When you have that much beer, and that much variety, you have to expect leftovers. You have to fine with leftovers. Or you have to be planning another get together soon. I’ve already talked about being an accidental beer hoarder, and the last thing I need is more beer collecting dust in my basement, especially beers like this that don’t seem like they’d age that well.
So let’s talk about taste, because I’ve rambling on too long about buying beer, and not enough about DRINKING beer. Though, to be fair, this IS a beer blog and rambling about beer is sorta what we do right? The Jack’s Abby is really good. Jack’s Abby is a top-flight brewery, making amazing lagers. Buy their stuff. Drink their stuff. I don’t have as much experience with their ale project, Springdale Beer, but I’m sure it’s excellent as well. America, even craft America, still seems to equate dark beer with winter and cold, but a deliciously roasty black ale like this is a joy.
I trust Alementary, my local brewery of which I’m a member of their exclusive Order of the Atom, to make good beer, and they’re particularly good with some of these lighter styles. The #IslandLife features Kalamansi lime, which gives the tartness a bolder more complex taste and is fun. The Literary Trope is standard raspberry wheat, something that always goes well together.
Dogfish Head. You know these guys right? Their SuperEIGHT is a gose, but loaded with super fruits. It’s red. It’s delicious. Drink it. 60 minute is a classic.
21st Amendment was one of breweries I really was into when I first started getting into craft beer. I really enjoyed their black IPA, and Hell or High Watermelon has been a great summer beer for decades. The Sparkale is very much like a white sangria. It’s fizzy and fruity. My wife likes it, and it’s very gentle and pleasing.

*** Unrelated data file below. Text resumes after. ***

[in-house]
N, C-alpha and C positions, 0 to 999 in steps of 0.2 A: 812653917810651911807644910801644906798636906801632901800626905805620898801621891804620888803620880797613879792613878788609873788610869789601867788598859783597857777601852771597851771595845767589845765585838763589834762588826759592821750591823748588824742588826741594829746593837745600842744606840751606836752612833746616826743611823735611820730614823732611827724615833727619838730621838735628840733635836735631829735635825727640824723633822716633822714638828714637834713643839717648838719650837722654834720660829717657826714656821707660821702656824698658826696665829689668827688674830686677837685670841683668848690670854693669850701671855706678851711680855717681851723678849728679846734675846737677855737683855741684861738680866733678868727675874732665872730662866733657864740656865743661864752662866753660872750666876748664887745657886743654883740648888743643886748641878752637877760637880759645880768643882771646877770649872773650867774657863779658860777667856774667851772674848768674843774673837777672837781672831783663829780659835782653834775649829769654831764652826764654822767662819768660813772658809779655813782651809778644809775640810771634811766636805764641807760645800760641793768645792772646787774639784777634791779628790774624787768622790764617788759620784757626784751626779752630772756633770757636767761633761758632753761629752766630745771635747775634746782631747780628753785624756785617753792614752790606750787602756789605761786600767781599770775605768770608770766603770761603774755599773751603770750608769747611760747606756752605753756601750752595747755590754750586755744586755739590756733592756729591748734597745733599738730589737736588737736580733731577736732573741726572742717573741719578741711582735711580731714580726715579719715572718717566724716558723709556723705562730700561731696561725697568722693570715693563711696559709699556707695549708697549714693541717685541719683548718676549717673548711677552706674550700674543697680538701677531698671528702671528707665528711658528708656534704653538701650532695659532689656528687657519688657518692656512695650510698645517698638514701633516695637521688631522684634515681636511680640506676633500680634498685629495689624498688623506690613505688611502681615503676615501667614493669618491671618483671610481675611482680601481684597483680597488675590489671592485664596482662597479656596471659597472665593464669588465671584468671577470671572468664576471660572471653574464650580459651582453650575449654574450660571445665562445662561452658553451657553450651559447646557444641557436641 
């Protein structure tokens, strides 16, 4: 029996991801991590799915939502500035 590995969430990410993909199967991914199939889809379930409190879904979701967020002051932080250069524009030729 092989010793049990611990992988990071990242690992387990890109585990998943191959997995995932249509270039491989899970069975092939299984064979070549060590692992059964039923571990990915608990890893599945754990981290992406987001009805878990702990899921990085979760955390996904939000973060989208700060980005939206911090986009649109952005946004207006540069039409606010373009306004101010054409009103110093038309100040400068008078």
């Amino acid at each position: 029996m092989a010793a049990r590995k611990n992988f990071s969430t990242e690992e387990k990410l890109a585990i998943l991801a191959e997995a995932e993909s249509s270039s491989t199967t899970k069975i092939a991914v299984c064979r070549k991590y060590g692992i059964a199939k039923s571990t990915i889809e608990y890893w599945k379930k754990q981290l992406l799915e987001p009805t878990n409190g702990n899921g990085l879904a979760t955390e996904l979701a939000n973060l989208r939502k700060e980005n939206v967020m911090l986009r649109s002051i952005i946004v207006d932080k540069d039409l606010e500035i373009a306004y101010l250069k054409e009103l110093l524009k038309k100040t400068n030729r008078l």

Oktoberfests rock. Sierra Nevada collaborates with a German brewery every year, and this year it’s Bitburger. I had this one later in the evening, and as such remember very little about it. But I’m sure it was delicious and on-style. I have more. I will be drinking them.
I’ve been drinking the sangria leftovers this week, as it’s going to go bad soon. This included spilling sangria all over my kitchen, and then spilling sangria IN the fridge when I opened the tap and set the cup down to refill while I was cleaning the floor. I’ll transition back to the beer shortly and I’ve got some work to do. Who wants to come over and help?
Lousy situations call for stronger beers. You can’t combat dealing with lice with a sessionable lager–break out the good stuff.
So far it looks like we only had the initial signs of an issue, and we’ve all been doused with medication and we washed clothes and towels and all that. Still, after that sort of panic and frantic washing, you can’t get away with sipping a gose, you need something with some heft.
Bring on Terrapin’s Wake-n-Bake. Specifically Raspberry Truffle W-n-B, an imperial stout with coffee, oatmeal, cacao, and raspberry. Smooooooth. Delicious. There was almost no alcohol or stout burn to this, though it was sweet and thick and lovely. You could tell it was strong, but it was so full flavored that it was all balanced nicely. What a great stout, what a great way to unwind.
Day 2, everything seems fine but we still have to comb and check and are wary about everything. It’s still fresh on our mind. My hair still itches out of anxiety. Tequila. Tequila is definitely the way to go.
I opened up my bottle of Founders Mas Agave, an imperial gose brewed with agave, lime and sea salt. Margarita, clearly. It certainly smelled like it. I’d had a bottle of a similar beer from The Alementary a few months ago called Escape From Oaxaca which was less sweet, and more tequila-flavored than this, but this one was still fun to drink. In fact, it may have been easier to drink, even if I preferred the taste of the other one.